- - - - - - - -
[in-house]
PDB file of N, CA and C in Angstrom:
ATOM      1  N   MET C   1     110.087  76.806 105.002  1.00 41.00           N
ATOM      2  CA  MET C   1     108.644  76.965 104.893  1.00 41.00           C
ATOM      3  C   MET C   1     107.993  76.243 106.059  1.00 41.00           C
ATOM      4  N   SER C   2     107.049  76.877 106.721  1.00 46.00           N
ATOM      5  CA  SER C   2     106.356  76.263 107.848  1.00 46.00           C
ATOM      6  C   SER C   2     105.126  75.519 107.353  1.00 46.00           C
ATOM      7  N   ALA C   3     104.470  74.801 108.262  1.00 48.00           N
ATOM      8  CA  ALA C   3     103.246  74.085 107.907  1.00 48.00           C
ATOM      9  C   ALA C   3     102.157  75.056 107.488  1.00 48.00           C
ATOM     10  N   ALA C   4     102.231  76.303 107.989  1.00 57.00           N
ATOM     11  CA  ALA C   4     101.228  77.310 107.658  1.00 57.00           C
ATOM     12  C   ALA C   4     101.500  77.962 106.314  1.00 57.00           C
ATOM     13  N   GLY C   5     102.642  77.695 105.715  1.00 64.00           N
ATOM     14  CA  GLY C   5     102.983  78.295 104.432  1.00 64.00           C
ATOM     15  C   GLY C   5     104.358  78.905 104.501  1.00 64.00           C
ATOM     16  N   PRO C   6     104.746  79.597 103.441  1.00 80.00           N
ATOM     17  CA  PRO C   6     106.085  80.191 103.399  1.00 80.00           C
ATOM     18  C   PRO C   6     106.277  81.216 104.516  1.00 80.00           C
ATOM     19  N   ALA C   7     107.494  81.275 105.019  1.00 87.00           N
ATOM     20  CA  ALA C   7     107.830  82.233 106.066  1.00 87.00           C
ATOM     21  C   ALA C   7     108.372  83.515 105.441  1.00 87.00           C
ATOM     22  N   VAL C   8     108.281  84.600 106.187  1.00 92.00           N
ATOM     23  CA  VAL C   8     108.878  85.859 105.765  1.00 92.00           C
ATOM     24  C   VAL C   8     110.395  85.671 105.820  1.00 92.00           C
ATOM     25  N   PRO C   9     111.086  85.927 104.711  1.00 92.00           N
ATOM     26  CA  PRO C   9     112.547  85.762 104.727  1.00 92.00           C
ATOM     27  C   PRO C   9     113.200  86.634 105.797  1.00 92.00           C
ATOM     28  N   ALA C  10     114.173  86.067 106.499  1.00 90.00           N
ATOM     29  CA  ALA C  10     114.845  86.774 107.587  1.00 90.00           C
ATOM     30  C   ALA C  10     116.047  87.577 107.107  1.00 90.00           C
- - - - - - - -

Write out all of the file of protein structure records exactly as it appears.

[in-house]
PDB file of N, CA and C in Angstrom:
ATOM      1  N   MET C   1     110.087  76.806 105.002  1.00 41.00           N
ATOM      2  CA  MET C   1     108.644  76.965 104.893  1.00 41.00           C
ATOM      3  C   MET C   1     107.993  76.243 106.059  1.00 41.00           C
ATOM      4  N   SER C   2     107.049  76.877 106.721  1.00 46.00           N
ATOM      5  CA  SER C   2     106.356  76.263 107.848  1.00 46.00           C
ATOM      6  C   SER C   2     105.126  75.519 107.353  1.00 46.00           C
ATOM      7  N   ALA C   3     104.470  74.801 108.262  1.00 48.00           N
ATOM      8  CA  ALA C   3     103.246  74.085 107.907  1.00 48.00           C
ATOM      9  C   ALA C   3     102.157  75.056 107.488  1.00 48.00           C
ATOM     10  N   ALA C   4     102.231  76.303 107.989  1.00 57.00           N
ATOM     11  CA  ALA C   4     101.228  77.310 107.658  1.00 57.00           C
ATOM     12  C   ALA C   4     101.500  77.962 106.314  1.00 57.00           C
ATOM     13  N   GLY C   5     102.642  77.695 105.715  1.00 64.00           N
ATOM     14  CA  GLY C   5     102.983  78.295 104.432  1.00 64.00           C
ATOM     15  C   GLY C   5     104.358  78.905 104.501  1.00 64.00           C
ATOM     16  N   PRO C   6     104.746  79.597 103.441  1.00 80.00           N
ATOM     17  CA  PRO C   6     106.085  80.191 103.399  1.00 80.00           C
ATOM     18  C   PRO C   6     106.277  81.216 104.516  1.00 80.00           C
ATOM     19  N   ALA C   7     107.494  81.275 105.019  1.00 87.00           N
ATOM     20  CA  ALA C   7     107.830  82.233 106.066  1.00 87.00           C
ATOM     21  C   ALA C   7     108.372  83.515 105.441  1.00 87.00           C
ATOM     22  N   VAL C   8     108.281  84.600 106.187  1.00 92.00           N
ATOM     23  CA  VAL C   8     108.878  85.859 105.765  1.00 92.00           C
ATOM     24  C   VAL C   8     110.395  85.671 105.820  1.00 92.00           C
ATOM     25  N   PRO C   9     111.086  85.927 104.711  1.00 92.00           N
ATOM     26  CA  PRO C   9     112.547  85.762 104.727  1.00 92.00           C
ATOM     27  C   PRO C   9     113.200  86.634 105.797  1.00 92.00           C
ATOM     28  N   ALA C  10     114.173  86.067 106.499  1.00 90.00           N
ATOM     29  CA  ALA C  10     114.845  86.774 107.587  1.00 90.00           C
ATOM     30  C   ALA C  10     116.047  87.577 107.107  1.00 90.00           C